It’s an economic idea that has been championed over the ages, spiking in popularity at times (like now) when the economy is frail. First mooted by Sir Thomas More in his 1516 fictional work Utopia, it has been much experimented with, but never fully implemented across an entire nation – which makes Spain's plans an interesting development. Alaska’s Permanent Fund Dividend, although not without its hiccups, is arguably the most widespread, longest-lasting and successful example.
There have also been some intriguing pilot schemes of UBI, in all corners of the planet. In 1974, for example, the Canadian province Manitoba launched a five-year experiment called Mincome.
In 2008, a two-year experiment in Namibia provided around 1,000 people in the villages Otjivero and Omitara with 100 Namibian dollars (around £10 at the time) a month.
Demonstrators gather in Madrid's Callao Square on International Human Rights Day, December 2019. The placard reads “Universal Basic Income Unconditional Sufficient!!!”
Photograph by ZUMA Press Inc / Alamy
In 2010 a project – designed by Guy Standing and funded by UNICEF – was launched across 20 villages in the Indian state Madhya Pradesh. In his book he describes its “overwhelmingly positive” effects: “Improved sanitation, improved child and adult nutrition, better health, better healthcare, and improved school attendance and educational performance. In general, people spent the extra money sensibly.”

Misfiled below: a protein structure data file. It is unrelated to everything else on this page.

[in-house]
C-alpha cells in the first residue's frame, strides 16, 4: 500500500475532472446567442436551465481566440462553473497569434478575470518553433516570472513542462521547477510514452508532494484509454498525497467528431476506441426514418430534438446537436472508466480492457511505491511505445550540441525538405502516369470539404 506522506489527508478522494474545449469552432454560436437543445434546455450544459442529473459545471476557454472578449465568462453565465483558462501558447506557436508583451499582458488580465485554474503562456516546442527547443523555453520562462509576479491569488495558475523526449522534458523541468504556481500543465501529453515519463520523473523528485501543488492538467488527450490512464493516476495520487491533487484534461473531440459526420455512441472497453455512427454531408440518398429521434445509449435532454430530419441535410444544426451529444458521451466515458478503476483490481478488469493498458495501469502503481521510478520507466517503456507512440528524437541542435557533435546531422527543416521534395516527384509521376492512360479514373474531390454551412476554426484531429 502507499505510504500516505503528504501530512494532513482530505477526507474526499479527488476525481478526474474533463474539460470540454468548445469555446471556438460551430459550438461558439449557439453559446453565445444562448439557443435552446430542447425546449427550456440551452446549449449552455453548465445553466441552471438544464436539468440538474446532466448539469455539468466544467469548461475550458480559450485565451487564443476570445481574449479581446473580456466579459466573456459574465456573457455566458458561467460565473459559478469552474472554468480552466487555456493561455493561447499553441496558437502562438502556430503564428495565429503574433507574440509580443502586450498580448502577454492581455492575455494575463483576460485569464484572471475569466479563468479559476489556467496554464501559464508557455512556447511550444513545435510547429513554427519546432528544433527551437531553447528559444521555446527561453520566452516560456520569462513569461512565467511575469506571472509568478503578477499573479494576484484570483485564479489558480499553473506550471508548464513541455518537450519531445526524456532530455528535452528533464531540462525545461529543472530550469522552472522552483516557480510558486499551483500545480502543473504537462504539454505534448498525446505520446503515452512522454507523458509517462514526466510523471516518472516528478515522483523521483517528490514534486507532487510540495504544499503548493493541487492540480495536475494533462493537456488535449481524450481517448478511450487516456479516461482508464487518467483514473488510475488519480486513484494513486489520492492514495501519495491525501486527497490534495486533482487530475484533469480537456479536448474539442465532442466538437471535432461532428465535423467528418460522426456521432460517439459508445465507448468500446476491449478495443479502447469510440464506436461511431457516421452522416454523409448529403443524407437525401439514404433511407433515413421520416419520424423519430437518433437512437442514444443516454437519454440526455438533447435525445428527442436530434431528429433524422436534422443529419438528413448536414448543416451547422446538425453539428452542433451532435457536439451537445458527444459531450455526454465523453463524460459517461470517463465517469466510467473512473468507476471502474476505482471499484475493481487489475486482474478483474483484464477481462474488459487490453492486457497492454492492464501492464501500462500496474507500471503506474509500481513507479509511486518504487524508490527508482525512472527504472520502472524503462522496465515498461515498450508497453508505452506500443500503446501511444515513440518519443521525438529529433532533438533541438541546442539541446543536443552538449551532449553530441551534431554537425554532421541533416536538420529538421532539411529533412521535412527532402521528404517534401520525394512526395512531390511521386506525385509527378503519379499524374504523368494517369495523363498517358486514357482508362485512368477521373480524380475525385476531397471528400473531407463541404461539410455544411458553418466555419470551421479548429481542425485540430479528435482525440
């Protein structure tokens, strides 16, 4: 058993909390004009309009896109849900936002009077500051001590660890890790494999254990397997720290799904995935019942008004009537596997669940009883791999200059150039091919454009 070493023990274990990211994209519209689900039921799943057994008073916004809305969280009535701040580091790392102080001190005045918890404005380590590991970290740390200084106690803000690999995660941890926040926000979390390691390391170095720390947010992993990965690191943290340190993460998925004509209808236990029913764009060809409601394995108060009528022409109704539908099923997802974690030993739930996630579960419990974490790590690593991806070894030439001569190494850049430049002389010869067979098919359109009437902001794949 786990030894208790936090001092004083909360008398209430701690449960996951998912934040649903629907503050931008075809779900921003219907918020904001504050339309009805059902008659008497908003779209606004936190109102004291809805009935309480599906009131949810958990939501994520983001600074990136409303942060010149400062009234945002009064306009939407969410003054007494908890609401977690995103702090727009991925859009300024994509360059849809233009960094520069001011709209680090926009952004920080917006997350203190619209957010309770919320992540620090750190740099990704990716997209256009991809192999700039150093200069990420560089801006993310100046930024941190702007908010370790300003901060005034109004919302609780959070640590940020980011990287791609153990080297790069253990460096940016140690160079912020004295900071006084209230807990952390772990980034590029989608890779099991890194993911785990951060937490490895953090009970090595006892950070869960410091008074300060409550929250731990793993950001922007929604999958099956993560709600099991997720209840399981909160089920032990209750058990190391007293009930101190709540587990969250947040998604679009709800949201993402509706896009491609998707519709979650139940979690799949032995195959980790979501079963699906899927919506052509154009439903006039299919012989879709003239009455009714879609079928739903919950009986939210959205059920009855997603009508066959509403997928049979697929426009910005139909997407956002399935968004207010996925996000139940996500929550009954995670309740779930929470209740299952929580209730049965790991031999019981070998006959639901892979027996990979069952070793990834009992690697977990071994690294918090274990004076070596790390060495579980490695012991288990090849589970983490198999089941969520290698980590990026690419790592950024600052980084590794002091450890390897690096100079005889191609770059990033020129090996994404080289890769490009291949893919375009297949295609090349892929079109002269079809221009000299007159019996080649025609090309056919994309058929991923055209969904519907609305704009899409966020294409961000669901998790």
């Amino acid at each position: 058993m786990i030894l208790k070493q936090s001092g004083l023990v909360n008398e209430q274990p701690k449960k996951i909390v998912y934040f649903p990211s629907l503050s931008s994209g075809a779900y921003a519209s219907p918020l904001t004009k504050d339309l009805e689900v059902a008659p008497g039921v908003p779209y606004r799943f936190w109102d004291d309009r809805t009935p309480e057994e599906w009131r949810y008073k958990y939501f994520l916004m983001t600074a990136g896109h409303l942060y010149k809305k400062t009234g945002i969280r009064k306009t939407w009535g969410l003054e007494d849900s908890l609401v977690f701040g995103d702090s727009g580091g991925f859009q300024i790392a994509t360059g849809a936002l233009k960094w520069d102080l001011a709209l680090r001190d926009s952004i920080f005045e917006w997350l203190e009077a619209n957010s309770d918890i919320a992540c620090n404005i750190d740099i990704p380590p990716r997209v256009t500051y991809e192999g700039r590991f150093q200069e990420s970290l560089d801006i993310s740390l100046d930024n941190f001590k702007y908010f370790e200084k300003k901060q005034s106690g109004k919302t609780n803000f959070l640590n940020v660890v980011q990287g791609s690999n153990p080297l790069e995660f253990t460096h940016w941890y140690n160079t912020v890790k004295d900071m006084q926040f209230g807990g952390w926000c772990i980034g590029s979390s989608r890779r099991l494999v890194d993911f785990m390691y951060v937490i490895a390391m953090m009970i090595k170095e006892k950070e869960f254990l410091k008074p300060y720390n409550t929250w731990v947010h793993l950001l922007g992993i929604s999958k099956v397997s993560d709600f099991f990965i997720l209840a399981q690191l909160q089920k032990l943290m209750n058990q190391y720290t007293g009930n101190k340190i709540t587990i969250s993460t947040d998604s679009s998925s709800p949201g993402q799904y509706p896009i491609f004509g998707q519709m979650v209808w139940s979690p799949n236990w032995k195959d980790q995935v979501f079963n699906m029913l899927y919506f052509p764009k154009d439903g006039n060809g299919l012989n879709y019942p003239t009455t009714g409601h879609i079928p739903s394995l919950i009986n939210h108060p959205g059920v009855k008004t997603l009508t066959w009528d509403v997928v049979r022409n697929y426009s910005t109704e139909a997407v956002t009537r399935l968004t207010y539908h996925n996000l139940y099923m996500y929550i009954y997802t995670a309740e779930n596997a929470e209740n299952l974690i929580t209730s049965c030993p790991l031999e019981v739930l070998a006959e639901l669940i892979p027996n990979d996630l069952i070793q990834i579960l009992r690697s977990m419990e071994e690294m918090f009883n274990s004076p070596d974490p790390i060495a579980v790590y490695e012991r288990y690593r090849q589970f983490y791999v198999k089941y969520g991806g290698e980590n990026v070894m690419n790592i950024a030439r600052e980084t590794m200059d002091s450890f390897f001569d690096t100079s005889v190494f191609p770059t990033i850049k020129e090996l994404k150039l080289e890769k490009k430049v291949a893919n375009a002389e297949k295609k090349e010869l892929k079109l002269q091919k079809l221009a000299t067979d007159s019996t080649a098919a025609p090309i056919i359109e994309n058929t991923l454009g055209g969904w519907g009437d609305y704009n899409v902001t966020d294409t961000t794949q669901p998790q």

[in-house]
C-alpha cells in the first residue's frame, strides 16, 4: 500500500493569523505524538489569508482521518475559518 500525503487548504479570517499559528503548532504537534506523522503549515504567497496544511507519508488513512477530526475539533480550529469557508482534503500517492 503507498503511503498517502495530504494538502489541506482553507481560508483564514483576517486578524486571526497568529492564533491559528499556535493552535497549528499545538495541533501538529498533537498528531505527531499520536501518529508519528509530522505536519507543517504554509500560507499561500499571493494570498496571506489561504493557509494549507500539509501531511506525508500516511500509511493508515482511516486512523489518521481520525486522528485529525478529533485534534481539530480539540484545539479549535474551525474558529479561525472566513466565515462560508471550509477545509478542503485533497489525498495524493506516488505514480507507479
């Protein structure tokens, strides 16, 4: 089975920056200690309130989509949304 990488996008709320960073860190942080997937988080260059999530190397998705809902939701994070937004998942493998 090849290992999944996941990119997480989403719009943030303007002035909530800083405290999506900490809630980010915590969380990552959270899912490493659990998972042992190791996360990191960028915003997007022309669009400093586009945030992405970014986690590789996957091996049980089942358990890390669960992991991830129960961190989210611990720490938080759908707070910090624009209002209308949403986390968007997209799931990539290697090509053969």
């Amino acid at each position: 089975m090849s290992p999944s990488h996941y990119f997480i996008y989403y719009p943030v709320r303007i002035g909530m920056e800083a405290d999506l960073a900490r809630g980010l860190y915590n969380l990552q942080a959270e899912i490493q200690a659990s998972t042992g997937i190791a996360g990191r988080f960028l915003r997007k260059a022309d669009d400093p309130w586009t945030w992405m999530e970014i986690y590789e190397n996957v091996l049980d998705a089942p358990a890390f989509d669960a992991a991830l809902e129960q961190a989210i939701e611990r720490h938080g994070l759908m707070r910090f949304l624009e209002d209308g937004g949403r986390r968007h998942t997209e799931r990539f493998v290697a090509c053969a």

He claims social equity improved, with marked benefits for people with disabilities, women and those from lower castes.
“I feel once we have introduced basic income, even on a pilot basis, you will see a surge of people saying this is what we need for our society.”
Finland saw a two-year pilot scheme of UBI launched in 2017, with 2,000 randomly selected unemployed people awarded an income of 560 euros (£500) a month.
In 2016 a charity called GiveDirectly, funded by private donors and foundations, launched a basic income experiment in just under 300 villages across rural Kenya. It’s running currently, with some villagers receiving monthly payments for 12 years, some for just two years, and others benefitting from an up-front lump sum. The plan is to allow researchers to study the effects of UBI on all sorts of human behaviours, from food security, employment, mental health, aspirations, village infrastructure, crime rates, business start-ups and political participation.
A low-income family in rural Madhya Pradesh, India. A UBI scheme piloted in 2010 saw, according to its originator, “marked benefits for people with disabilities, women and those from lower castes.”
Photograph by Nigel Greenstreet / Alamy